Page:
Winning Student On Target for Great Design Career
University of Cincinnati fashion design senior Sarah Knight doesn’t skirt tough jobs. That’s why she’s a national finalist in a prestigious design competition sponsored by Target Corporation.
Date: 3/7/2006As a present to herself, University of Cincinnati fashion design senior Sarah Knight is targeting a dream job for when she graduates in June.
By: Mary Reilly
Phone: (513) 556-1824
Photos By: Dottie Stover and submitted by Sarah Knight
Knight, of Tulsa, Oklahoma, is one of 10 national finalists in a prestigious business/design competition sponsored by Target Corporation and the Council of Fashion Designers of America. If she wins, the prize will be a paid, one-year internship with the Design & Trend team at Target’s Minneapolis headquarters.
Target sponsors the competition annually. UC student Jennifer Daggy won in 2003. UC student Melissa Bodner competed in 2004 and while she didn’t win the competition, she was hired by Target on the strength of her work.
In the competition, students from the country’s best fashion programs are invited to submit their apparel concepts aimed at a specific consumer group. In addition, the competitors must also provide a marketing plan: how the line would be displayed in stores, in magazine ads and more. They must also budget the entire project.
Knight, a student in UC’s top-ranked College of Design, Architecture, Art, and Planning, was so detail oriented in her conceptual planning and design that she even designed the hanging tags to accompany her apparel line. That line focuses on garments that could easily transition between athletic and work wear. “My garments,” explained Knight, “Are for female knights, for women who are inspiring, hard-working and hard-playing. Each hanging tag also contains an inspirational quote. My favorite is: I only have good days and great days.”
The same might be said for Knight herself as this is not her first prestigious win. Last summer, Knight competed against students from around the world to win a prestigious co-op at Nike, Inc. She won that position based on athletic apparel specifically designed for asthmatics so they could easily and inconspicuously carry inhalers.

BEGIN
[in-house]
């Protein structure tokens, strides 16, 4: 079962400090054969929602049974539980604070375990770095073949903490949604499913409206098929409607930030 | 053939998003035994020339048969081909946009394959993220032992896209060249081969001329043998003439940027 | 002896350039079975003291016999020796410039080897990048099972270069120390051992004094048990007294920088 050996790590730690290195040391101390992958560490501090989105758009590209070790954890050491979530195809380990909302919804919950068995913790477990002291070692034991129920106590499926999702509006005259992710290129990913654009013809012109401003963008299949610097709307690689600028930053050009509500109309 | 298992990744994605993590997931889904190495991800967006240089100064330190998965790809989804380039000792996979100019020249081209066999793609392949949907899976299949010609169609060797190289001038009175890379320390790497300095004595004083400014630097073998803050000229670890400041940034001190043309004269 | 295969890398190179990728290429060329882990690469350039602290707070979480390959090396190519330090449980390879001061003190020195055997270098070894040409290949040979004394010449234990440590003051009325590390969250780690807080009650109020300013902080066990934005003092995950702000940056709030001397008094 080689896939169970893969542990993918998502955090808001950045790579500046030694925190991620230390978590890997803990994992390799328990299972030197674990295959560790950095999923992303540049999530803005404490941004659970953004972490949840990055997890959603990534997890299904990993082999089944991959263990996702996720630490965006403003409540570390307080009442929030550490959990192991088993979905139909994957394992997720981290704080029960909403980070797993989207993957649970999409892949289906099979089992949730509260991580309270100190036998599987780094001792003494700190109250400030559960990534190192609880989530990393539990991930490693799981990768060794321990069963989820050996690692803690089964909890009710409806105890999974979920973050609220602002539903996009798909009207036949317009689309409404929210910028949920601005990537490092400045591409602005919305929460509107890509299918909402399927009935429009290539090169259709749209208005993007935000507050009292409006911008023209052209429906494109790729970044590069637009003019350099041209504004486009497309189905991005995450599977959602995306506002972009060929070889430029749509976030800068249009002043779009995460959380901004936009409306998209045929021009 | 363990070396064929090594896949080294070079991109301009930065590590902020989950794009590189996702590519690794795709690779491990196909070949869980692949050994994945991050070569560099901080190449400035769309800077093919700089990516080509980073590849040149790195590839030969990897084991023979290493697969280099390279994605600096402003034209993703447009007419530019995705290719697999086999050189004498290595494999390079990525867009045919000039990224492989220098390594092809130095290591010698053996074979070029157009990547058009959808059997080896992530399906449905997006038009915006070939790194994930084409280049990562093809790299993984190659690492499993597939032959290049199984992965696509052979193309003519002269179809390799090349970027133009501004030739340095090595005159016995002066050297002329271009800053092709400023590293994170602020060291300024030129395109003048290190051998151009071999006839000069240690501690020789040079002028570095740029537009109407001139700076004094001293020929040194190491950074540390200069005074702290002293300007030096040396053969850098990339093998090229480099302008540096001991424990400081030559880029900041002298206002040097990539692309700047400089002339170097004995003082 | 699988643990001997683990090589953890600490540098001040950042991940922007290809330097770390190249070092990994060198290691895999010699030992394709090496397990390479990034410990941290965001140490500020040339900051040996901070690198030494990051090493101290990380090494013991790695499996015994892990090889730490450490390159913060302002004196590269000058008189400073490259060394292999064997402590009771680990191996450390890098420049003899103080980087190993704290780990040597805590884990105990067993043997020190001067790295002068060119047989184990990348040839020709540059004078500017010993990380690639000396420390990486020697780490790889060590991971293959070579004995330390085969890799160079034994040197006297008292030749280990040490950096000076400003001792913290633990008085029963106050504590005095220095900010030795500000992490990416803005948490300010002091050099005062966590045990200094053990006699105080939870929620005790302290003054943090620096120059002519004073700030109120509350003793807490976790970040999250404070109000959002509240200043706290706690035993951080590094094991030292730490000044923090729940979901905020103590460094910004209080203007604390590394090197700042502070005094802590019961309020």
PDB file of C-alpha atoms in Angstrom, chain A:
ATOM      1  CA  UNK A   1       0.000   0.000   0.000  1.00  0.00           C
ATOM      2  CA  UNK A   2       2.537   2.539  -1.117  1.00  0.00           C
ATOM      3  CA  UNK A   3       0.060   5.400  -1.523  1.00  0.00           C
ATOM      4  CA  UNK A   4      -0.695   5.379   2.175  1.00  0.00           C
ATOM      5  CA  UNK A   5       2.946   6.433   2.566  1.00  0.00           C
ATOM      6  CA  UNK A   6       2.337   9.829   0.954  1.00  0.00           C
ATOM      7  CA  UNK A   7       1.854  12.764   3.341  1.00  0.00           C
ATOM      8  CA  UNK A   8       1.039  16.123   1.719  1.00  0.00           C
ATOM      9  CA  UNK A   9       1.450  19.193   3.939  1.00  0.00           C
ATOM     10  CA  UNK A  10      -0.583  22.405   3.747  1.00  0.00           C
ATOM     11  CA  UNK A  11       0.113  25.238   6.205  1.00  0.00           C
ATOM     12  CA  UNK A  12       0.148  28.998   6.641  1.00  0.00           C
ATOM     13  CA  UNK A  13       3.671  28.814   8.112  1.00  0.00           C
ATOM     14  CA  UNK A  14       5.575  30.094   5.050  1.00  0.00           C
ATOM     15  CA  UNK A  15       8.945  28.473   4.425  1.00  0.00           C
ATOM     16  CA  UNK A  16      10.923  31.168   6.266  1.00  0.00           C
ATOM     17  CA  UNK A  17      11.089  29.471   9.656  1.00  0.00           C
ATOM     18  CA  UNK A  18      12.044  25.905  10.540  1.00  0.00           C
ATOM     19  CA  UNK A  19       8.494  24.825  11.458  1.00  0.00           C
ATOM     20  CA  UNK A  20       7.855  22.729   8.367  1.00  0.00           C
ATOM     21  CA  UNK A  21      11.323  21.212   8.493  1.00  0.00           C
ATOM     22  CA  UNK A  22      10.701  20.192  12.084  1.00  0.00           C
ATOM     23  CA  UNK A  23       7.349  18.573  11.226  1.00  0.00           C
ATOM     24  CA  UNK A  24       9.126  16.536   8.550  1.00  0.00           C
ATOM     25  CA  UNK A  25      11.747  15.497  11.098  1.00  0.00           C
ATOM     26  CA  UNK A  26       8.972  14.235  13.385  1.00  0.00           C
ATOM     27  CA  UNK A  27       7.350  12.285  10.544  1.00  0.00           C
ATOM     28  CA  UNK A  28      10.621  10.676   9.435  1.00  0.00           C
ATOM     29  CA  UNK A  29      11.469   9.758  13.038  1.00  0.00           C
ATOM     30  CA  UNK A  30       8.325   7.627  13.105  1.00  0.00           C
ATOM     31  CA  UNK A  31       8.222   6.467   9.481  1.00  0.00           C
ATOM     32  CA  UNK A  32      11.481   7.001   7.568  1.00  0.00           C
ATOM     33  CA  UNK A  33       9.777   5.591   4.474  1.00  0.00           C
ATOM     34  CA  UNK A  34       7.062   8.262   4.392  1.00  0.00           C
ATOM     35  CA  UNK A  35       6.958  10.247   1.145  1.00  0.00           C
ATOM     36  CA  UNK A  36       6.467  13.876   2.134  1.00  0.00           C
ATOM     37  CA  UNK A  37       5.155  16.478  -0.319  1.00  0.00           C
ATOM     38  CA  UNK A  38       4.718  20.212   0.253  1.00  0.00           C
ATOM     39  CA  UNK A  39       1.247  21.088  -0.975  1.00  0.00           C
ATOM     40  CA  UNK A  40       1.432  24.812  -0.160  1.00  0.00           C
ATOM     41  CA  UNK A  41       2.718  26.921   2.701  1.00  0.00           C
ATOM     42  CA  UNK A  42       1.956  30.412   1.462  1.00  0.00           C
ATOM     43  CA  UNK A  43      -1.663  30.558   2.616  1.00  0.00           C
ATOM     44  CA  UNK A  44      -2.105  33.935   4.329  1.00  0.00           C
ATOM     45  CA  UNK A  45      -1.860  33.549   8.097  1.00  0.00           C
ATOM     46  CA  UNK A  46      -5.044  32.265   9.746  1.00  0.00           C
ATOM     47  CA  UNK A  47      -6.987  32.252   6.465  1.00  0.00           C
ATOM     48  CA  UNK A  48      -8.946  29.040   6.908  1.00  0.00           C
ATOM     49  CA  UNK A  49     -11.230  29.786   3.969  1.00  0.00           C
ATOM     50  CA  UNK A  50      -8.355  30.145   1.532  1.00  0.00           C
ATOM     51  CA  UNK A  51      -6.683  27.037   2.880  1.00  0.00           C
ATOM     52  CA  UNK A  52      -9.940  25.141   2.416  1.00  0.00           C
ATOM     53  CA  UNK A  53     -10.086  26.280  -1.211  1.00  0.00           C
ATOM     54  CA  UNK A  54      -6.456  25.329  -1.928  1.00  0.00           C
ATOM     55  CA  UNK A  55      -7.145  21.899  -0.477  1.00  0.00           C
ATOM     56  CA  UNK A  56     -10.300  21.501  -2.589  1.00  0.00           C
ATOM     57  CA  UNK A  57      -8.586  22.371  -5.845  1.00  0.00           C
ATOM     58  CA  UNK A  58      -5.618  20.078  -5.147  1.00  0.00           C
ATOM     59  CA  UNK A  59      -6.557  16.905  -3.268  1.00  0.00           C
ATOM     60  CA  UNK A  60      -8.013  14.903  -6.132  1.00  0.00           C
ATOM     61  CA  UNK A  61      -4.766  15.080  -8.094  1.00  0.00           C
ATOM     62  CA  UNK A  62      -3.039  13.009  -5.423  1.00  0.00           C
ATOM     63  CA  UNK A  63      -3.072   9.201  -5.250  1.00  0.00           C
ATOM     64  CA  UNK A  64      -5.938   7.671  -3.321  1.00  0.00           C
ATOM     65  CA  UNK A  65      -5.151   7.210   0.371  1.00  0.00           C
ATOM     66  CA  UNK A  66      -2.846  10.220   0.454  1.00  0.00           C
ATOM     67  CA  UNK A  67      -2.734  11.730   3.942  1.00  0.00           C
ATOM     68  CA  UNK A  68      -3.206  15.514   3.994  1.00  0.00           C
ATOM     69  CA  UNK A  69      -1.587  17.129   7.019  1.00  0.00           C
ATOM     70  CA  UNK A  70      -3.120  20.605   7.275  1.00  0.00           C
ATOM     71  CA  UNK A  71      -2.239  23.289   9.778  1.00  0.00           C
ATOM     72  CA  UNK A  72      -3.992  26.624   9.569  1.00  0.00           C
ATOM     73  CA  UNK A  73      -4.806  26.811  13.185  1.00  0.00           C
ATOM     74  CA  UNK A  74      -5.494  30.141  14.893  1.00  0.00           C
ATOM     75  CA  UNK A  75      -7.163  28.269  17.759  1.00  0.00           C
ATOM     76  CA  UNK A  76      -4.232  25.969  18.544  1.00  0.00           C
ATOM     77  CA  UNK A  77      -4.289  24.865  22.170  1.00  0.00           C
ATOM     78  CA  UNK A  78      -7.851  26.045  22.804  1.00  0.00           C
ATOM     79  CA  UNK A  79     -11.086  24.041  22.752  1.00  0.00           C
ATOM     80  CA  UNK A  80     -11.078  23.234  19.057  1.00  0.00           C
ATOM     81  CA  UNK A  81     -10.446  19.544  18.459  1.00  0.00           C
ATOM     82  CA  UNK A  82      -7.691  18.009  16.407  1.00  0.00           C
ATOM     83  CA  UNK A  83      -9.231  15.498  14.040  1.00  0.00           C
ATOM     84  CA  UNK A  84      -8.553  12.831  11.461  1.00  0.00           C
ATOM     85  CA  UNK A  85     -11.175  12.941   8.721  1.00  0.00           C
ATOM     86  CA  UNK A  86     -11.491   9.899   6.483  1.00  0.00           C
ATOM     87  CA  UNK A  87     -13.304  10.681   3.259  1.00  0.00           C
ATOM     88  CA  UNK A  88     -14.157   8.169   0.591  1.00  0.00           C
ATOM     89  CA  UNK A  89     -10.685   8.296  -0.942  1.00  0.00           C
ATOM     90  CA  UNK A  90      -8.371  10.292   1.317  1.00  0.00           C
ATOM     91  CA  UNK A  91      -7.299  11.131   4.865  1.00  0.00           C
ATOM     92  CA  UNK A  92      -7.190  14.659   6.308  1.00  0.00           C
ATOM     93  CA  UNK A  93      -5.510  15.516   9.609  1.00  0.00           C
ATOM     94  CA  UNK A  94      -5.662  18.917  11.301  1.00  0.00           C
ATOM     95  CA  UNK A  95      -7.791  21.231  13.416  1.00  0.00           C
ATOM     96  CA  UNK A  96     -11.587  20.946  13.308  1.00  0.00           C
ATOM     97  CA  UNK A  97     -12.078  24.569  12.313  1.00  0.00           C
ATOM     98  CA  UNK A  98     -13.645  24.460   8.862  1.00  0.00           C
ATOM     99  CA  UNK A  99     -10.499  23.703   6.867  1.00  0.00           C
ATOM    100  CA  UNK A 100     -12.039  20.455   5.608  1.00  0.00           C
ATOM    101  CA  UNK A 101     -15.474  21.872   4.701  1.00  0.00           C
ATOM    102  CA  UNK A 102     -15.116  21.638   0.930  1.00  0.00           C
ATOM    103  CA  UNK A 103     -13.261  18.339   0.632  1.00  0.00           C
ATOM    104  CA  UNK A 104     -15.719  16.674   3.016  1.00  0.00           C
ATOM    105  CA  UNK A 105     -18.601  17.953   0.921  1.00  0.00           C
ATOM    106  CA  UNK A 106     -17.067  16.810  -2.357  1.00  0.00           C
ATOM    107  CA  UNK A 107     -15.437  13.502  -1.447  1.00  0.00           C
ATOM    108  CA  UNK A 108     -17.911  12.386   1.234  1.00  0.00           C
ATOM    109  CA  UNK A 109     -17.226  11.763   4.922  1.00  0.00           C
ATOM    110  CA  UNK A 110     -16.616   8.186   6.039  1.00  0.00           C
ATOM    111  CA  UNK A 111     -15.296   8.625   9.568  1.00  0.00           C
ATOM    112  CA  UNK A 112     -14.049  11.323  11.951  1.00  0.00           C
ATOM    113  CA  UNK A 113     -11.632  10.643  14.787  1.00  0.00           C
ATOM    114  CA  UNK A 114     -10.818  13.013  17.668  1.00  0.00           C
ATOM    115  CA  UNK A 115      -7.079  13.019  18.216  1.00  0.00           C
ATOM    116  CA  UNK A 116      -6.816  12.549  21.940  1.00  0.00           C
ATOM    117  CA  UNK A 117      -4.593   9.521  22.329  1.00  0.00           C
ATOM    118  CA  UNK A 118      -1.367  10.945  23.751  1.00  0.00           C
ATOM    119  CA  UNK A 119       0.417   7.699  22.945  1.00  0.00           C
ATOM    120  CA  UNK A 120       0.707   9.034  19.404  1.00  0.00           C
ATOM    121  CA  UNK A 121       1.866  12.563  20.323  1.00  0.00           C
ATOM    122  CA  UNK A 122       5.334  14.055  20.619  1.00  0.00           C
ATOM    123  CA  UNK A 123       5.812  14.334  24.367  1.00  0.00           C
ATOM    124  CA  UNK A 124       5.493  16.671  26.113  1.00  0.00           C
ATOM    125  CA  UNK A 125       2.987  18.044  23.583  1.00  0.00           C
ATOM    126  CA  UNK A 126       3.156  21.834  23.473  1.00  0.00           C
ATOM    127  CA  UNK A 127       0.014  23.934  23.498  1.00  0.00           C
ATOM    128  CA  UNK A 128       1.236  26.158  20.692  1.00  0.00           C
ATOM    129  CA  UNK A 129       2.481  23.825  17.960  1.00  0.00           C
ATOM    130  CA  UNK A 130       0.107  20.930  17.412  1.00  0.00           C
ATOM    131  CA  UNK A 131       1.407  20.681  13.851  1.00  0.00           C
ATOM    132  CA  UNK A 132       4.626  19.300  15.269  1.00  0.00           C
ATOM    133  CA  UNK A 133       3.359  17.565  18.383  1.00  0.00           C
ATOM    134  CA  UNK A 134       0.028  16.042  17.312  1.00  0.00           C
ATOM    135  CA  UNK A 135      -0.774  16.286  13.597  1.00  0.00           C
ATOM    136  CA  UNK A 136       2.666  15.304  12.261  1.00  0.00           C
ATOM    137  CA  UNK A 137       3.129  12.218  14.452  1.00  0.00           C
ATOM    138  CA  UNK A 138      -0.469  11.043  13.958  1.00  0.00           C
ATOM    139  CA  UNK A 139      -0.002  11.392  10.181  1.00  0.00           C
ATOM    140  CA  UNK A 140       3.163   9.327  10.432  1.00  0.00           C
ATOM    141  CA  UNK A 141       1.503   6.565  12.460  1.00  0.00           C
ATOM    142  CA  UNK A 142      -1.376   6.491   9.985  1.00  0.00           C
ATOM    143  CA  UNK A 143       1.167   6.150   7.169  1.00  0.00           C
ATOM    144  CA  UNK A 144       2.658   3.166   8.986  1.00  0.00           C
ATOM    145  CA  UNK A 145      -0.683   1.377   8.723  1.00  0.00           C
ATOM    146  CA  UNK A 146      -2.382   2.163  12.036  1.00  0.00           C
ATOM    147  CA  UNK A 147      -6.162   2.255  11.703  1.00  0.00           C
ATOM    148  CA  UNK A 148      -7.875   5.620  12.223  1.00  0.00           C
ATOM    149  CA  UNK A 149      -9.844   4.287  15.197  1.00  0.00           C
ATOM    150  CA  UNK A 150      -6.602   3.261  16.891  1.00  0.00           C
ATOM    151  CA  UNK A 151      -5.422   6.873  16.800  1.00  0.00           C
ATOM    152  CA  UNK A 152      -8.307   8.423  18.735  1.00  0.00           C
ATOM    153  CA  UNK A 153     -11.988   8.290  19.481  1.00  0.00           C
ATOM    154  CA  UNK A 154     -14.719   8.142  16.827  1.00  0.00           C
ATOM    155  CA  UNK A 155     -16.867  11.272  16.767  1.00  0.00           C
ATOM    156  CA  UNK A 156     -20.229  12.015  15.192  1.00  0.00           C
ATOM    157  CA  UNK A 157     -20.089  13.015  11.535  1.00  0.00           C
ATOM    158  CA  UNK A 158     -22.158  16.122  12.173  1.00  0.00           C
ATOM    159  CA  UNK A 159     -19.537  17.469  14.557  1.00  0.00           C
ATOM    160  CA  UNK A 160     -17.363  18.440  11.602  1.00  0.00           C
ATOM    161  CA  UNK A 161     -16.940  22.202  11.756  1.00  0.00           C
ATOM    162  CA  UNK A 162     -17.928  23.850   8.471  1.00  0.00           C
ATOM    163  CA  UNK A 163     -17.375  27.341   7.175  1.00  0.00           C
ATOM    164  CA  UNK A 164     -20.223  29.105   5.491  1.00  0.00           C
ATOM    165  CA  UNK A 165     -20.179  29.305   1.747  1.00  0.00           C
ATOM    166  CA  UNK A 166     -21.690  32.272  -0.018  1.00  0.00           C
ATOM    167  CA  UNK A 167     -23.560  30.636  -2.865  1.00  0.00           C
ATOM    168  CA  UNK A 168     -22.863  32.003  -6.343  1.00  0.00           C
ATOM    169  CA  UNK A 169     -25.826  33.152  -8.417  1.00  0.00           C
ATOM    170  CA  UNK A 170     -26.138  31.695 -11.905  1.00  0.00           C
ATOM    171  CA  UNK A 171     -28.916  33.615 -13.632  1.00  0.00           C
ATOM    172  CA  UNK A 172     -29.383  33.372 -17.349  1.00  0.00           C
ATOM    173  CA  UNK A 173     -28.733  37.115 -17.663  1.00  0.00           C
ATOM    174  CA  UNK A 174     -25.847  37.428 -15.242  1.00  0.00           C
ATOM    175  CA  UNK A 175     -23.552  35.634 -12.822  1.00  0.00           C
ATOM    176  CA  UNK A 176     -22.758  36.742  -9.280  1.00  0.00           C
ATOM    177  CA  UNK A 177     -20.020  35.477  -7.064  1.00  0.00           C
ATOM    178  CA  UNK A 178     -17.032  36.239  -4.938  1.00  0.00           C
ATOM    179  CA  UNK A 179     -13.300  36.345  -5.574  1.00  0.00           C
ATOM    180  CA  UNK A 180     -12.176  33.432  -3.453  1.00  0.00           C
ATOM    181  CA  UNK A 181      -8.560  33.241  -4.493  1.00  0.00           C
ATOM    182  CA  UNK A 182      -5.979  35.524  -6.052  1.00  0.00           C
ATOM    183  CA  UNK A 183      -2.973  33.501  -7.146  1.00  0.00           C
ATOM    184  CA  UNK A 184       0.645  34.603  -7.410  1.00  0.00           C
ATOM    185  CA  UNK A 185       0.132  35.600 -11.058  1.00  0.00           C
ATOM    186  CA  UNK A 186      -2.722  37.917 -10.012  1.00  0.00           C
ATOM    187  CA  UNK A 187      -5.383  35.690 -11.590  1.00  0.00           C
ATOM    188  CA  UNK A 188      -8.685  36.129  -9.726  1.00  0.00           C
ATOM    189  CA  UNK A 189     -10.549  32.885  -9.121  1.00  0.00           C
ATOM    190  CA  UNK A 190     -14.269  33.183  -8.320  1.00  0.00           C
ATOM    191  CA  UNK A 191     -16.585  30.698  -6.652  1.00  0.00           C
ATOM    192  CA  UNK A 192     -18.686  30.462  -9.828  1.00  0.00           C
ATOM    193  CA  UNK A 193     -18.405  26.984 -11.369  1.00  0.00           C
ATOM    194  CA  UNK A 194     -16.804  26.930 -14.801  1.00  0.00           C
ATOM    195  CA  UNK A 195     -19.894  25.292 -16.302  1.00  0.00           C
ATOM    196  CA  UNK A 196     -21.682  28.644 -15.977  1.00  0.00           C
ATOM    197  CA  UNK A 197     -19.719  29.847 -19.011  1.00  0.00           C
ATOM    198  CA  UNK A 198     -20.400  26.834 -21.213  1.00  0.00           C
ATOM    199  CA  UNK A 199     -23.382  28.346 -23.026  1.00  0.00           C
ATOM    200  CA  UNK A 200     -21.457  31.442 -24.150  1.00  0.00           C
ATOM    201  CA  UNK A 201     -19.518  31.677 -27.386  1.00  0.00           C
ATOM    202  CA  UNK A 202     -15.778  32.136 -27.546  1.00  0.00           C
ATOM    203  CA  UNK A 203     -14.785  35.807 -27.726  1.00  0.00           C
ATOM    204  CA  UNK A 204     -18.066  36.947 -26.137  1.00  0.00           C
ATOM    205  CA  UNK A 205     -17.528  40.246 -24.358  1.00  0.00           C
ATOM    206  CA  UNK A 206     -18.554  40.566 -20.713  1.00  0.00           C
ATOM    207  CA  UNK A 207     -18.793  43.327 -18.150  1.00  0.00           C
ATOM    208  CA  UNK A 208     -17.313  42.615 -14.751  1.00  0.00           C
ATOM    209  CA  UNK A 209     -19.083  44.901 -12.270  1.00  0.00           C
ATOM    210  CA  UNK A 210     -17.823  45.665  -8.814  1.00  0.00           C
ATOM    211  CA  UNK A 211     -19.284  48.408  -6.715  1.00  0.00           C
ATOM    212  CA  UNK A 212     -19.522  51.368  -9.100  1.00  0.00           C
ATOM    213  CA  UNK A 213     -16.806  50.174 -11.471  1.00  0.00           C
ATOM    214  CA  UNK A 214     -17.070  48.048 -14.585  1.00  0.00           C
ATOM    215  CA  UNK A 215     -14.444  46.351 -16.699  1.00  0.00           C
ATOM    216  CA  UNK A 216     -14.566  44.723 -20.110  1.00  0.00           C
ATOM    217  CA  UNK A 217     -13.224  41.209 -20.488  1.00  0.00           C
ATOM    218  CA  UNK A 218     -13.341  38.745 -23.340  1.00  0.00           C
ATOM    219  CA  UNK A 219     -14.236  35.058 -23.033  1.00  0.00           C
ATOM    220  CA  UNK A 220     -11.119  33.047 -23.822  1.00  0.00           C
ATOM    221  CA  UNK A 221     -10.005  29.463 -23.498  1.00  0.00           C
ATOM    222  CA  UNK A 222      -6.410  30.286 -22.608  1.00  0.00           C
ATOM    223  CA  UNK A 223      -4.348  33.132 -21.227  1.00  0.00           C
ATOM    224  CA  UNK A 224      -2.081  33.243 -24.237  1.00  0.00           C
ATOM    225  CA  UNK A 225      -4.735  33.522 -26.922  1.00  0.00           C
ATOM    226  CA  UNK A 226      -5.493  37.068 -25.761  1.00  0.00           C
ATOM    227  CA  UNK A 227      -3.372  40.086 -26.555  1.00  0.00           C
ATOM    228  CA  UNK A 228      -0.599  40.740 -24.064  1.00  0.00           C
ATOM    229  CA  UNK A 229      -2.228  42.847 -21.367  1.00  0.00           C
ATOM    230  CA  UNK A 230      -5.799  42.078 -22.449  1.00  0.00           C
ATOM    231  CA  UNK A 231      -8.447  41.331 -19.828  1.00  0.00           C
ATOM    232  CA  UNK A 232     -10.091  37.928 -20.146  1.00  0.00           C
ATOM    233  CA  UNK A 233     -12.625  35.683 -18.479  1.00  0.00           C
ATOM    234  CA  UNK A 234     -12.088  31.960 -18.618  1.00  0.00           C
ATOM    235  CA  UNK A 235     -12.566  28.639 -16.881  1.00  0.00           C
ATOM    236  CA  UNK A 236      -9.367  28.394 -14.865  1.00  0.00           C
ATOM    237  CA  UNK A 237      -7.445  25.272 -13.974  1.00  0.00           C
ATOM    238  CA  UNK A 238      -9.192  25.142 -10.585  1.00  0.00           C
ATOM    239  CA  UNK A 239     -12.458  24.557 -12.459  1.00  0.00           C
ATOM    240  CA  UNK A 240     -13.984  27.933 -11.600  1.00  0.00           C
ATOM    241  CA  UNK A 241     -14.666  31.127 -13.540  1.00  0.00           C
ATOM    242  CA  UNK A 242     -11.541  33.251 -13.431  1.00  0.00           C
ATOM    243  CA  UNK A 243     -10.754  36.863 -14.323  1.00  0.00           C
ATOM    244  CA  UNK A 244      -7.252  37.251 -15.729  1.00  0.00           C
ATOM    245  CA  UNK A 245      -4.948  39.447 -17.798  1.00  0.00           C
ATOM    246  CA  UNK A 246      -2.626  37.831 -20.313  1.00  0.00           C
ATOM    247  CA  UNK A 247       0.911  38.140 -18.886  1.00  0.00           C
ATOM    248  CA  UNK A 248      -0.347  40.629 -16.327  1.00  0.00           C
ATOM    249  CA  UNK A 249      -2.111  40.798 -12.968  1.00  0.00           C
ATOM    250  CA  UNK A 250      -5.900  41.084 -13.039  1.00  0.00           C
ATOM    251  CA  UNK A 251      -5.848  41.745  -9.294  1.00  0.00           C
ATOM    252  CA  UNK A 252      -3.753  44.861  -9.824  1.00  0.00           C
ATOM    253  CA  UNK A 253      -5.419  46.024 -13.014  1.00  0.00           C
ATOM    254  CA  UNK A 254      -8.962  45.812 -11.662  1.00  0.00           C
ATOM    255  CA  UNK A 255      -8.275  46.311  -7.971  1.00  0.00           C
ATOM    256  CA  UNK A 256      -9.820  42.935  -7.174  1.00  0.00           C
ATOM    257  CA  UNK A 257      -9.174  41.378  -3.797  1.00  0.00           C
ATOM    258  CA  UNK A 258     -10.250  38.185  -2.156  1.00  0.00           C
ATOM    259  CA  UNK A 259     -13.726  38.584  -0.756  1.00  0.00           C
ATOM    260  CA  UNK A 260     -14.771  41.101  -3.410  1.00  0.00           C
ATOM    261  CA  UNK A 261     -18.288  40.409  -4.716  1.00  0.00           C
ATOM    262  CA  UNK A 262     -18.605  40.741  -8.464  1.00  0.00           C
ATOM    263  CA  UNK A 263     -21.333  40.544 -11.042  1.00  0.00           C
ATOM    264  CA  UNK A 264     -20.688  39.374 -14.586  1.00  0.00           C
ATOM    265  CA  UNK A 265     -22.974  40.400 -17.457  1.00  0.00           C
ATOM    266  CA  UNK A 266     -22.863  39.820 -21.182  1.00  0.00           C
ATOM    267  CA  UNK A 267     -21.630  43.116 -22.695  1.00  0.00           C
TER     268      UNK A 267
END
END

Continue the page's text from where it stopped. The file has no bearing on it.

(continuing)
Her designs for Target, different from those she created for the Nike competition, carry over themes from her past work. Knight, an athlete who suffers from asthma, incorporated inhaler “pockets” into her Target designs. But, for the most part, these new designs focus on allowing active women to easily transition from work to working out.
For instance, one design is a short dress for work that incorporates a sports bra and workout pants. The rest of her garments include gaucho style and Capri pants, short and long tops, dresses and two jackets. “In all,” said Knight, “I created 17 pieces. It’s a big collection made up of little things, and all good quality at an affordable price.”
All the materials used for her work consist of poly-nylon knits, dry meshes, lycras, compact fleeces and woven stretches. Knight stated, “It all makes for a dry fit that will wick away moisture. They’re all made of materials given to me during my Nike co-op so I know I have the best materials available.”
As one of 10 national finalists in the Target competition, Knight has already won $1,000. Next, she’ll be interviewed via phone by a Target representative. Then, the current field of 10 finalists will be winnowed down to three, and those three students will be interviewed at Target’s Minneapolis headquarters. Then, one student will be chosen for the full-time, paid position with Target.
For that final prize and position, Knight will be competing against finalists from the following schools: